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Research article - Peer-reviewed, 2021

Emissions of CO2, N2O and CH4 From Cultivated and Set Aside Drained Peatland in Central Sweden

Berglund, Örjan; Kätterer, Thomas; Meurer, Katharina;

Abstract

Northern peatlands are important carbon (C) reservoirs, storing about one-third of the global terrestrial soil C pool. Anthropogenic influences, such as drainage for agriculture and forestry, lower the originally high groundwater level, leading to peat aeration and decomposition. This is particularly reflected in significant losses of CO2, while fluxes of N2O and CH4 are generally considered of minor importance for the overall greenhouse gas (GHG) balance of cultivated peatlands in Scandinavia. Setting land aside from agricultural production has been proposed as a strategy to reduce GHG emissions from drained peatland, restore natural habitats, and increase C sequestration. However, the evidence for this is rather scarce unless drainage is terminated. In this study, we measured respiration using dark automatic chambers, and CO2, N2O, and CH4 fluxes using manual static chambers, on: 1) cultivated peatland and 2) adjacent set-aside peatland in Central Sweden. The set-aside site was found to be a greater source of respiration than the cultivated site, while higher N2O fluxes and lower CH4 uptake rates were observed for the cultivated site. However, to compare the full GHG balance and assess the abandonment of drained cultivated peatland, additional measures, such as gross primary production (GPP) but also dissolved organic C losses would have to be taken into account.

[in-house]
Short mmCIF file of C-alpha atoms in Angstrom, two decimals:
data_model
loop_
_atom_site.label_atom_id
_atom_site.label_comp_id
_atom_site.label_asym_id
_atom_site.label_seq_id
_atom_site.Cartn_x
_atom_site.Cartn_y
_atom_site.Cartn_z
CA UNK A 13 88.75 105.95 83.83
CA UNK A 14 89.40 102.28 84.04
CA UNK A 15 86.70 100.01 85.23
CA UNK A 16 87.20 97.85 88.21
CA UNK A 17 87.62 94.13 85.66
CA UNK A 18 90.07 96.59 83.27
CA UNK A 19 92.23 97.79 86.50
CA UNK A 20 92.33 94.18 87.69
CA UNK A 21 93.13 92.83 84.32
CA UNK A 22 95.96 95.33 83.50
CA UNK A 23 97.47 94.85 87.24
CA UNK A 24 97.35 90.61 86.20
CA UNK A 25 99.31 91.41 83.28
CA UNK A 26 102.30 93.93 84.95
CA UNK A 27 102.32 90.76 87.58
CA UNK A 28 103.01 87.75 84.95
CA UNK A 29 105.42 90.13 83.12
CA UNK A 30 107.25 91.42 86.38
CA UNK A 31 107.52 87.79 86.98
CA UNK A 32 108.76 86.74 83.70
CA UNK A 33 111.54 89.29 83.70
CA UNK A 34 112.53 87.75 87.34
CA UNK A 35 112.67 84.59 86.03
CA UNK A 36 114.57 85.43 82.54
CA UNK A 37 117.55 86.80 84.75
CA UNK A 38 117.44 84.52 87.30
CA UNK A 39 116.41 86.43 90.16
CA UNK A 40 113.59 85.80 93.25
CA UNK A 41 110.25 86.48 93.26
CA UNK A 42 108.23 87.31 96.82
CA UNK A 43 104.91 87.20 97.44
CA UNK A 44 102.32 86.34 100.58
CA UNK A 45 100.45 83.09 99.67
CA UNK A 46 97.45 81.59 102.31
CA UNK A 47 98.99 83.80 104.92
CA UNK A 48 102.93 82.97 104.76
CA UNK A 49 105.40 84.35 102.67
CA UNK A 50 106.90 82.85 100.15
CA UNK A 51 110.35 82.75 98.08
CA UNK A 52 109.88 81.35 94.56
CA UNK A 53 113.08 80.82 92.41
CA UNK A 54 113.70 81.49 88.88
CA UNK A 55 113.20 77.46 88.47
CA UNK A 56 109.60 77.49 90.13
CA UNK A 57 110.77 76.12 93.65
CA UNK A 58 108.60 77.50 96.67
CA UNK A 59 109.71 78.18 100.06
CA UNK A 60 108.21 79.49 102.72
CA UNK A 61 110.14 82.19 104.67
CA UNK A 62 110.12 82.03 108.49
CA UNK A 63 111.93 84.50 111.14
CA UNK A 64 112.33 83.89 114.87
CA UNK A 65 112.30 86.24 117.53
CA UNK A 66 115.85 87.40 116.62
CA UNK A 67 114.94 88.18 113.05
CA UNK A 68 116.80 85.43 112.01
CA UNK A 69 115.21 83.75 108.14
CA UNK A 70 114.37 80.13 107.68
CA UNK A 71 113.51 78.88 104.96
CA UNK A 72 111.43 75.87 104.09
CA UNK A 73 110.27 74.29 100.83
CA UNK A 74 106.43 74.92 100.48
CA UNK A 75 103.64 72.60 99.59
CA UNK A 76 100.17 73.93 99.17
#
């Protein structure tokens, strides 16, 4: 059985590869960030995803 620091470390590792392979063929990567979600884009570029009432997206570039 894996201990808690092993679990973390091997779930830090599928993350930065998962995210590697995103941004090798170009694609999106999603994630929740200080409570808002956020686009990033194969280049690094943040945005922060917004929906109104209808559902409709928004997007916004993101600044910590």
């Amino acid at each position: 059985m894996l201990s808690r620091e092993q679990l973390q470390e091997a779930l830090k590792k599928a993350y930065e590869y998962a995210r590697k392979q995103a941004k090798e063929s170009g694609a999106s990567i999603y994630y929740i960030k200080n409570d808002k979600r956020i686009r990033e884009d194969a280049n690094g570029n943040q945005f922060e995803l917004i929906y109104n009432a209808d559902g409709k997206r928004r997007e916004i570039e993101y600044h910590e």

Keywords

drained cultivated peatlands; setting land aside; greenhouse gas; chamber measurements; mitigation action; data assimilation

Published in

Frontiers in Environmental Science

2021, volume: 9, article number: 630721

Authors' information

Swedish University of Agricultural Sciences, Department of Soil and Environment
Swedish University of Agricultural Sciences, Department of Ecology
Swedish University of Agricultural Sciences, Department of Soil and Environment

UKÄ Subject classification

Microbiology
Soil Science

Publication Identifiers

DOI: https://doi.org/10.3389/fenvs.2021.630721

URI (permanent link to this page)

https://res.slu.se/id/publ/111150